Hello, my friends! Today I have the lovely Riana Everly visiting with an interview with Elizabeth Bennet and a delightful excerpt from her new book, Much Ado in Meryton!
Be sure to read to the bottom of the page for giveaway details!
Happy New Year to everyone! I wish you all the very best for 2022. And thank you for hosting me here today and letting me talk a bit about my new book, Much Ado in Meryton.As you might guess from the title, this is a mash-up of sort of Pride and Prejudice and Shakespeare’s blistering play, Much Ado About Nothing. There are two main storylines in the play, and one of those involves the “merry war” between main characters Beatrice and Benedick. They have a past and cannot stop trading barbs and insults, until their friends step in to settle matters.
So what does this have to do with Elizabeth and Darcy? I’ll let Elizabeth Bennet herself tell you all about it.
~ * ~
Riana Everly: Thank you, Miss Bennet, for joining us today. I
always enjoy our conversations.
Riana: I hear your first encounter with Mr. Darcy was not entirely amiable.
Lizzy: (lets out a huff) No, it was not at all amiable. The man is quite dreadful. Why, at a ball full of ladies with not enough gentlemen to dance with us all, he quite refused to even look at me. I should not have minded, but then he had the nerve to offer a most cruel insult, calling me tolerable, at best. Can you imagine it?
Riana: That is quite upsetting. And how did you respond?
Lizzy: I remarked, as I walked past him, that I did not mind at all for I only dance with gentleman. And he was no gentleman!
Riana: Oh. I see. He must not have been too pleased. Did he improve upon subsequent meetings?
Lizzy: No, indeed! He grew worse and worse. He was rude and insufferable, and I dare say he had fewer wits about him than a fish has hair. Why, he could not find a single sensible thought were it on a map presented right to him, and with an arrow pointing directly to it. You cannot imagine the things he called me: Harpy, termagant, virago! Can you imagine? These words directed at me? The horror of it!
Riana: Say it is not so! And he offered these insults without provocation?
Lizzy: Well… perhaps I was not always as temperate in my own comments as I might have been. But others have always enjoyed my particular wit. Why should he not? The only possible is that he has more earwax than brain in his head. Oh, that it were not so handsome.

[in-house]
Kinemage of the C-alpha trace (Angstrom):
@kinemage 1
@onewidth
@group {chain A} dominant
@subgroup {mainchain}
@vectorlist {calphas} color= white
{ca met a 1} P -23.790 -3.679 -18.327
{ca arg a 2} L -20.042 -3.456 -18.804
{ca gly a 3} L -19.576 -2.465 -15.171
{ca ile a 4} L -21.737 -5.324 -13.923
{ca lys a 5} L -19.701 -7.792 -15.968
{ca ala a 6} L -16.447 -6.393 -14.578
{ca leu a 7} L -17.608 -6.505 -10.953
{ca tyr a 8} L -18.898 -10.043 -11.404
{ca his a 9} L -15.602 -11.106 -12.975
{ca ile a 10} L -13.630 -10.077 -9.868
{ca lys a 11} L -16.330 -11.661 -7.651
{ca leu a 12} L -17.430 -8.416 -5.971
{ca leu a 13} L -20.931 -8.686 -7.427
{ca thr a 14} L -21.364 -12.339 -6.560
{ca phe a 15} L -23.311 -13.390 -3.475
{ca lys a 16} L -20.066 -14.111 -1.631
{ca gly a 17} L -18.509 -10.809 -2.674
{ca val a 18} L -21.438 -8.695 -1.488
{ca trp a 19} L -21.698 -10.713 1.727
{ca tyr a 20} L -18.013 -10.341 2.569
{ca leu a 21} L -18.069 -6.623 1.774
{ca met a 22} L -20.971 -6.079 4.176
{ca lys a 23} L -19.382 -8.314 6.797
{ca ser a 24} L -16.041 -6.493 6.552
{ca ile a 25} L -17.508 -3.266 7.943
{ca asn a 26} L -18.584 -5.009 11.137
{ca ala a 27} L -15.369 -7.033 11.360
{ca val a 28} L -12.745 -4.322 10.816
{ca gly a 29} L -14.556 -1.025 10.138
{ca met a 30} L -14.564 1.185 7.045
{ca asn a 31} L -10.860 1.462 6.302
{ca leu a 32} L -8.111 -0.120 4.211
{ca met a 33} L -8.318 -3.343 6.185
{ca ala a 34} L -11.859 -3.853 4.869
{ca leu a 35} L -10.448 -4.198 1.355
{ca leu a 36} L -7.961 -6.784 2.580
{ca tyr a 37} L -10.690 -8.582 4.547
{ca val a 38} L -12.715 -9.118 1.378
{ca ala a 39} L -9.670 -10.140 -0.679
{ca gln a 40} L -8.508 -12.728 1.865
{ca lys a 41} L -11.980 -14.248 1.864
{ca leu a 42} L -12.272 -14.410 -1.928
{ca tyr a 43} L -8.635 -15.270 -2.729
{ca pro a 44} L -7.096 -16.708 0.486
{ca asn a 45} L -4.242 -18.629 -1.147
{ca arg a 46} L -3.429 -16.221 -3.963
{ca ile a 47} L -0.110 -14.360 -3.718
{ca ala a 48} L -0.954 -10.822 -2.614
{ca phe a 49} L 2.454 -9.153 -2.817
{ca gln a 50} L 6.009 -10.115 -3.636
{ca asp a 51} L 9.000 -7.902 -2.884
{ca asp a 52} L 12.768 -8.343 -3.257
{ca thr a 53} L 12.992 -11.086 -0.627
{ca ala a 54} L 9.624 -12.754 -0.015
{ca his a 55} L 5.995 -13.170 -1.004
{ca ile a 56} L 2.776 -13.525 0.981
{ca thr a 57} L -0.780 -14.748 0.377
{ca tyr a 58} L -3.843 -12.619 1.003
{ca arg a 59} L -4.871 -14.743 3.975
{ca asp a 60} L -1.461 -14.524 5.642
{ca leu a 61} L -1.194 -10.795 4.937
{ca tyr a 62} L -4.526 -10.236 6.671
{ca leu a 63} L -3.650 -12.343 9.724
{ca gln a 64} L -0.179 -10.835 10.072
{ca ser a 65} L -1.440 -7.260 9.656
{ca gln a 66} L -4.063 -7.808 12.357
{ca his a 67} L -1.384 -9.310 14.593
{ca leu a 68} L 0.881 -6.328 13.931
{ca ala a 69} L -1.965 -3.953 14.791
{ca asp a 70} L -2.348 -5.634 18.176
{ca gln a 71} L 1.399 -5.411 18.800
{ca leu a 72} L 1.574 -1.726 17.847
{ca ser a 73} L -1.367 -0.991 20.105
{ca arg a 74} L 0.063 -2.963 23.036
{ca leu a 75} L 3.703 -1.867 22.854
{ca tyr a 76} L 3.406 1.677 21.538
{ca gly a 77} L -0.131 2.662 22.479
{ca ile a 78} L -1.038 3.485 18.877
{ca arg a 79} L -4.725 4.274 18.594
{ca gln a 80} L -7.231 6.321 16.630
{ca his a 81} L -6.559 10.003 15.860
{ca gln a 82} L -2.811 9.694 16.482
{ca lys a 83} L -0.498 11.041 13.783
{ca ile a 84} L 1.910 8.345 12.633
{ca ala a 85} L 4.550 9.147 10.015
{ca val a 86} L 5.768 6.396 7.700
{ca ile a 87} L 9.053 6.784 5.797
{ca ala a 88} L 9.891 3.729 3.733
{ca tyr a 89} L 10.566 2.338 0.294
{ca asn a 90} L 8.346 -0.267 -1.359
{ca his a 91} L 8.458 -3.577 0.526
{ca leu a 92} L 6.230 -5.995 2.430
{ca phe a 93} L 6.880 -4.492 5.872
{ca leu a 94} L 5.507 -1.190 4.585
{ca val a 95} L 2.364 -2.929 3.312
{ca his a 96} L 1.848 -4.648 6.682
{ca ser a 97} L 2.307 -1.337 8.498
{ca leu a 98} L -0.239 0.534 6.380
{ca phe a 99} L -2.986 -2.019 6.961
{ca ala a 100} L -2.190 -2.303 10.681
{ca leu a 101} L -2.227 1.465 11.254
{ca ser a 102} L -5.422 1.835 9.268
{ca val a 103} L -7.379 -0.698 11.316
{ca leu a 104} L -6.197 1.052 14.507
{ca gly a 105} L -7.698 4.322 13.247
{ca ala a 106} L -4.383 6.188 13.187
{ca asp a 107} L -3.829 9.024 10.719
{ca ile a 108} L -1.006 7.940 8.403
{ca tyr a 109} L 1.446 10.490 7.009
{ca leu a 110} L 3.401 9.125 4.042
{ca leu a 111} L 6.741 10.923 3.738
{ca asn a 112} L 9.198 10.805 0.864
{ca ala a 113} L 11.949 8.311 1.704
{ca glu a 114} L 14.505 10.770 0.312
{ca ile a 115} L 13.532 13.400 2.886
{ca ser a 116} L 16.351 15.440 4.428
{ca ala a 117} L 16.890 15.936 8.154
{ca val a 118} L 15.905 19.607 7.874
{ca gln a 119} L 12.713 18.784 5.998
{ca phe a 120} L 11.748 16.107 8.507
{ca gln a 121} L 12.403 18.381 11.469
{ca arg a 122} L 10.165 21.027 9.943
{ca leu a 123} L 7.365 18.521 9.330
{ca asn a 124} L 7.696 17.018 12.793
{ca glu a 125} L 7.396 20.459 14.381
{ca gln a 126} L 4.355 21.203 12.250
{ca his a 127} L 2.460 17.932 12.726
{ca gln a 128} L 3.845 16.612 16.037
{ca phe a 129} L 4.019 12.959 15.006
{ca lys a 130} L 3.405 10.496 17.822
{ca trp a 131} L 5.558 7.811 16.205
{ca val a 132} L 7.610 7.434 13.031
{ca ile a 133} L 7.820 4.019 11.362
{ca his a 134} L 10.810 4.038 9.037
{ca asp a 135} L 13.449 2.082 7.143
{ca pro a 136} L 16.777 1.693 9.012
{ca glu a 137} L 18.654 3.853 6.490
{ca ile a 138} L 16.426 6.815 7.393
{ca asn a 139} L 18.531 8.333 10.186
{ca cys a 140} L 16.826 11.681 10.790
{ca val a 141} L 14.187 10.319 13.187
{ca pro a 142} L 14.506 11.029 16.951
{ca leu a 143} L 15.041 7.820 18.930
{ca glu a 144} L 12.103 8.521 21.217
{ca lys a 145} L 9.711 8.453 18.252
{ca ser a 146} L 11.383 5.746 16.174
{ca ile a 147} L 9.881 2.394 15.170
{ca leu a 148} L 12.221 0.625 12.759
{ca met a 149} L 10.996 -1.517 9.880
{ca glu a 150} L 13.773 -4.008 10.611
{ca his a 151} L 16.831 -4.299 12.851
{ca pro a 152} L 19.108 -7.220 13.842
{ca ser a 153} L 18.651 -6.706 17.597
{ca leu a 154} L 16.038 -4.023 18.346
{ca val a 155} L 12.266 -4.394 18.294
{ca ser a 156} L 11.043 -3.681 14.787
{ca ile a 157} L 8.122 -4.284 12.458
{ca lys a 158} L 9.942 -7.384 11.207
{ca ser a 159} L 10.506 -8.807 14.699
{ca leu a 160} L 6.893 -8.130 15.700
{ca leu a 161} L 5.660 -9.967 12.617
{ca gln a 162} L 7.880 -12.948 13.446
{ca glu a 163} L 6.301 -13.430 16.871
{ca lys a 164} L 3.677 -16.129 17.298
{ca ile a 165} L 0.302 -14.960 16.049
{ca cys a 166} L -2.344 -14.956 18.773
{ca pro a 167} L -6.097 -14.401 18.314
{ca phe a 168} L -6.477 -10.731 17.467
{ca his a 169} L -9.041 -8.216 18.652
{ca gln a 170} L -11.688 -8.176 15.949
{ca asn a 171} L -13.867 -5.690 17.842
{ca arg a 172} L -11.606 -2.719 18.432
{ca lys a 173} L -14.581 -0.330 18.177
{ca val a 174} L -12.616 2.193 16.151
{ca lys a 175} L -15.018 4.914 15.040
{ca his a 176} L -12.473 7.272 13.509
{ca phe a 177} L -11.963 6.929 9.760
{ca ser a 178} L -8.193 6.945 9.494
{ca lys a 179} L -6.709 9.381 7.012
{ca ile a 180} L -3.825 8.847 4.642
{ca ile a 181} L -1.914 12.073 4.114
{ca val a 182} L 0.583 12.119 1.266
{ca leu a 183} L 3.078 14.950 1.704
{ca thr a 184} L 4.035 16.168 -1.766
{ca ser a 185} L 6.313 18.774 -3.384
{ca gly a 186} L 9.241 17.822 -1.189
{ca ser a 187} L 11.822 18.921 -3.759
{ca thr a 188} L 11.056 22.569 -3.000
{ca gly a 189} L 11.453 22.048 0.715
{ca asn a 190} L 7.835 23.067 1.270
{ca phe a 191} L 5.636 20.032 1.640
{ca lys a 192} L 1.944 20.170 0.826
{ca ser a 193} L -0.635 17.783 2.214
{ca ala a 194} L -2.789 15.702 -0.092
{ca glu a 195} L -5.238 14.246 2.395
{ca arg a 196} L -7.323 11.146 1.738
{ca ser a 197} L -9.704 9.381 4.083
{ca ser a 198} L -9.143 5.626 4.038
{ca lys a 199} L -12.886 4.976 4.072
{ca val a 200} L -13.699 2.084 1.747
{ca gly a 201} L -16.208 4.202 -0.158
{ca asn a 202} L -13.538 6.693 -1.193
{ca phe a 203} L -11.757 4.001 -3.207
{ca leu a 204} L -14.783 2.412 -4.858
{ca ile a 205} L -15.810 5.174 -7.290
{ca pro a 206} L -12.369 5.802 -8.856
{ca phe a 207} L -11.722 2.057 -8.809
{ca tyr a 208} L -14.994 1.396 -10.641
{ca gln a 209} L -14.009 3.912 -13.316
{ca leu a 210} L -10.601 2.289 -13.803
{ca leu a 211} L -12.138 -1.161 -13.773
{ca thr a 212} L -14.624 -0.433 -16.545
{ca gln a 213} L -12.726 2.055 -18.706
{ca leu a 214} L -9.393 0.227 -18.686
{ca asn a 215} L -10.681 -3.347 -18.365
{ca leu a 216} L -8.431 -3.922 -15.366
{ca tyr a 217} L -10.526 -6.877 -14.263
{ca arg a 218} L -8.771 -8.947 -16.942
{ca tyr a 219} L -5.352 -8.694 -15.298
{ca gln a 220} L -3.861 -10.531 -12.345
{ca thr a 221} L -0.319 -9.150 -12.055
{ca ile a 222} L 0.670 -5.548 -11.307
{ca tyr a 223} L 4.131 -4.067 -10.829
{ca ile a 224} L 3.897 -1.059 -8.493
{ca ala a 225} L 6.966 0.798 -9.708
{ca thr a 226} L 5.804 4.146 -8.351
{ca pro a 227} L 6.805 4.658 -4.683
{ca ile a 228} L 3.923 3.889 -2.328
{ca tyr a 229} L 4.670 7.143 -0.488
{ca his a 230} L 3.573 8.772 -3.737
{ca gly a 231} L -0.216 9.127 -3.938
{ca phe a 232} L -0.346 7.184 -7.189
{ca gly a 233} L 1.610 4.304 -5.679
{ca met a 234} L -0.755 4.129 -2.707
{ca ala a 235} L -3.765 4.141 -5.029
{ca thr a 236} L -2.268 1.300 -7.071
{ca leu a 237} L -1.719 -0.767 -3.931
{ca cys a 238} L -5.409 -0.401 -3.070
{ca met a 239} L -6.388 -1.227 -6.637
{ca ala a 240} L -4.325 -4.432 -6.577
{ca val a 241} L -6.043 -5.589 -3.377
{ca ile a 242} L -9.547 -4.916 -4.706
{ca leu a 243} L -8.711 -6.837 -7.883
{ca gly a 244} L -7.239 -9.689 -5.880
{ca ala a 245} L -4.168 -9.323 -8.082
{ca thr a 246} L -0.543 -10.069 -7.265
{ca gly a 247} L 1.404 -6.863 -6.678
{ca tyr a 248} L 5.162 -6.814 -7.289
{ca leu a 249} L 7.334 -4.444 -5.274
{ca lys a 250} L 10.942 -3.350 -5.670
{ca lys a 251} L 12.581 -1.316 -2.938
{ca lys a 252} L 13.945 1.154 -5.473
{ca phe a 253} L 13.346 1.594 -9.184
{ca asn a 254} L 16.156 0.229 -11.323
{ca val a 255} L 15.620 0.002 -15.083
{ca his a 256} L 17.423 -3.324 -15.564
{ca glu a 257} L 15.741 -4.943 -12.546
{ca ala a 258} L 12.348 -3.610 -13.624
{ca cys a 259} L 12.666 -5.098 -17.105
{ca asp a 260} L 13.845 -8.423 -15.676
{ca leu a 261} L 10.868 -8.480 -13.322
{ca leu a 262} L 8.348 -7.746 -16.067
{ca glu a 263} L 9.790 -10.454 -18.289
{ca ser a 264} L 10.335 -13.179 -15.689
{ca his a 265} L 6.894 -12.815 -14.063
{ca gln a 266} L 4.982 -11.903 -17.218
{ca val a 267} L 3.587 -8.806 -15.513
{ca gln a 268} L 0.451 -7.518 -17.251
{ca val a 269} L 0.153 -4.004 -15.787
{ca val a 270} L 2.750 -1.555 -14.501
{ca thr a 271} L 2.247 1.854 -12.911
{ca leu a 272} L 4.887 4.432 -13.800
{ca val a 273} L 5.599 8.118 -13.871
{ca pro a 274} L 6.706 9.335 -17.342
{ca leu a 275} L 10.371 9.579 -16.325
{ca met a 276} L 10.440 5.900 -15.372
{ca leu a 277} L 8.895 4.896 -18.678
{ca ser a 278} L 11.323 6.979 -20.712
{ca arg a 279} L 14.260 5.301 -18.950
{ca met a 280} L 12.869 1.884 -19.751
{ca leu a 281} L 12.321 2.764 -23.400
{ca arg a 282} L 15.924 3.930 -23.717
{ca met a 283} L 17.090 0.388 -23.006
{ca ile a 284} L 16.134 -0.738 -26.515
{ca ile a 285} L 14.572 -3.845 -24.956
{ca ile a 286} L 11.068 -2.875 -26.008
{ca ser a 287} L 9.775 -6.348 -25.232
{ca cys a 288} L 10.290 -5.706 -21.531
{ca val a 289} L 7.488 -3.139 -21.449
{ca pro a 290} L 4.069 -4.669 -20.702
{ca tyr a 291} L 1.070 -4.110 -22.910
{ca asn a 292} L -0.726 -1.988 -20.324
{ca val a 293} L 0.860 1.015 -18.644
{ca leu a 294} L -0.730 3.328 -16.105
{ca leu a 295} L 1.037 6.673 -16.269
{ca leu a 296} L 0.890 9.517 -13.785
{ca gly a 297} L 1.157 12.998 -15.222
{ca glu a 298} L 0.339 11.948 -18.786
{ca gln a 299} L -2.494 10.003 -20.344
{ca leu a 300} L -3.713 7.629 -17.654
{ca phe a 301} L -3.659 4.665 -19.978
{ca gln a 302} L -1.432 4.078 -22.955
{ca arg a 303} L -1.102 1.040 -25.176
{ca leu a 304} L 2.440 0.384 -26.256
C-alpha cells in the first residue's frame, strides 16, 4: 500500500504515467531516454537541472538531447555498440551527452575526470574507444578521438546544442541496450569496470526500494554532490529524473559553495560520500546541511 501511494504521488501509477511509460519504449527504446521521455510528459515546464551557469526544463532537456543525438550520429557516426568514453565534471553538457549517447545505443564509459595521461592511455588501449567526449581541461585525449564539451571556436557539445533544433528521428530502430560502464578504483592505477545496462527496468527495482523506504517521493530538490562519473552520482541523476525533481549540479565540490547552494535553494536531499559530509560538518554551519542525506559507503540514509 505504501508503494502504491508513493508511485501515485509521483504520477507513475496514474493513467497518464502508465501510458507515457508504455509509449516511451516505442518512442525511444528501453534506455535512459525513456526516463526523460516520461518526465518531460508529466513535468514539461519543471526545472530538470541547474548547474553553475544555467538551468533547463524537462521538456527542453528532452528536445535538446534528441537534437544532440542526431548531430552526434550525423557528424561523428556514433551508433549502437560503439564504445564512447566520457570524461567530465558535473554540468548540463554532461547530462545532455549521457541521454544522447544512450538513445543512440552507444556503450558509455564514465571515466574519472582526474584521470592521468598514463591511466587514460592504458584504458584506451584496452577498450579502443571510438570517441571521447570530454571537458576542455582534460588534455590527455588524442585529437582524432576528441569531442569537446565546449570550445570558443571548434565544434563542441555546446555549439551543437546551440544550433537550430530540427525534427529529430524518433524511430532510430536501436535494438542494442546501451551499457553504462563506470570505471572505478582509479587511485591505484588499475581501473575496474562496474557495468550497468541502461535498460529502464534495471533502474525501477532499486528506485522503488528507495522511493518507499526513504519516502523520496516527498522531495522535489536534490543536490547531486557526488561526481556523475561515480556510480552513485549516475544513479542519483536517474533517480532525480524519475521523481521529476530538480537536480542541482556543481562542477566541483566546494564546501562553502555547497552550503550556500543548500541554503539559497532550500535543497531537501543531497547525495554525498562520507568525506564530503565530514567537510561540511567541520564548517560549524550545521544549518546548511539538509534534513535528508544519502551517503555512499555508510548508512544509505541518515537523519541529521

Riana: He is quite pleasant to look at.
Lizzy: (sighs) Alas, I must agree with you. If only the person inside matched the outside. Then he would be the perfect man.
~ * ~
Here is an excerpt from Much Ado in Meryton. I hope you enjoy it.
* * *
Elizabeth and Charlotte were sitting on the settee with Miss Margaret Robinson, talking about some diverting, if quite inconsequential matter, when Mr. Bingley and his party arrived. All rose and a series of bows and curtseys ensued, with one remarkable exception. Mr. Darcy most definitely did not offer any manner of salutation to Elizabeth. He bowed to Charlotte and muttered appropriate words to Miss Margaret, and quite ignored her very existence. It was the Cut Direct if ever she had seen one. She gaped after him as he walked on.
“I was correct, it seems,” she observed for any ears that happened to be near, “when I presumed Mr. Darcy to be no gentleman.”
To which, Mr. Darcy surprised her by turning to speak directly to her for the first time since the night of the assembly. “How fortunate then, Miss Bennet, that you are no lady to care.” He turned his back and began to move into the room.
What? The nerve of that man! How dare he insult her in such a way? She had, a small voice in her head insisted, started this particular skirmish, and ought to ignore his taunts and show herself to be the superior creature. But her pride would not listen to this quiet voice of reason and her mouth began moving almost before her brain agreed with it.
“How happy that his purse is full then, for the man himself is an empty pocket.” There. That should put him in his place. She ignored Charlotte’s gasp of horror at her side, as well as the tinge of guilt that nagged at her conscience.
He turned once more and glared at her, eyes narrow and jaw tight. “How happy that we are so distant from Egypt, lady, for your tongue is more venomous than all the asps in the Nile.”
“Darcy!” Mr. Bingley was at his side in a trice. “What are you doing? This is most unlike you. I know you have a hot temper at times, but I have never heard you speak to a lady like this. You were the one who told me always to take the higher path. What is this? Come away at once.”
Darcy sniffed and stuck his nose up into the air and walked away without another word, Bingley hissing into his ear. That man’s back was his best side, to be sure! If only his face weren’t so handsome.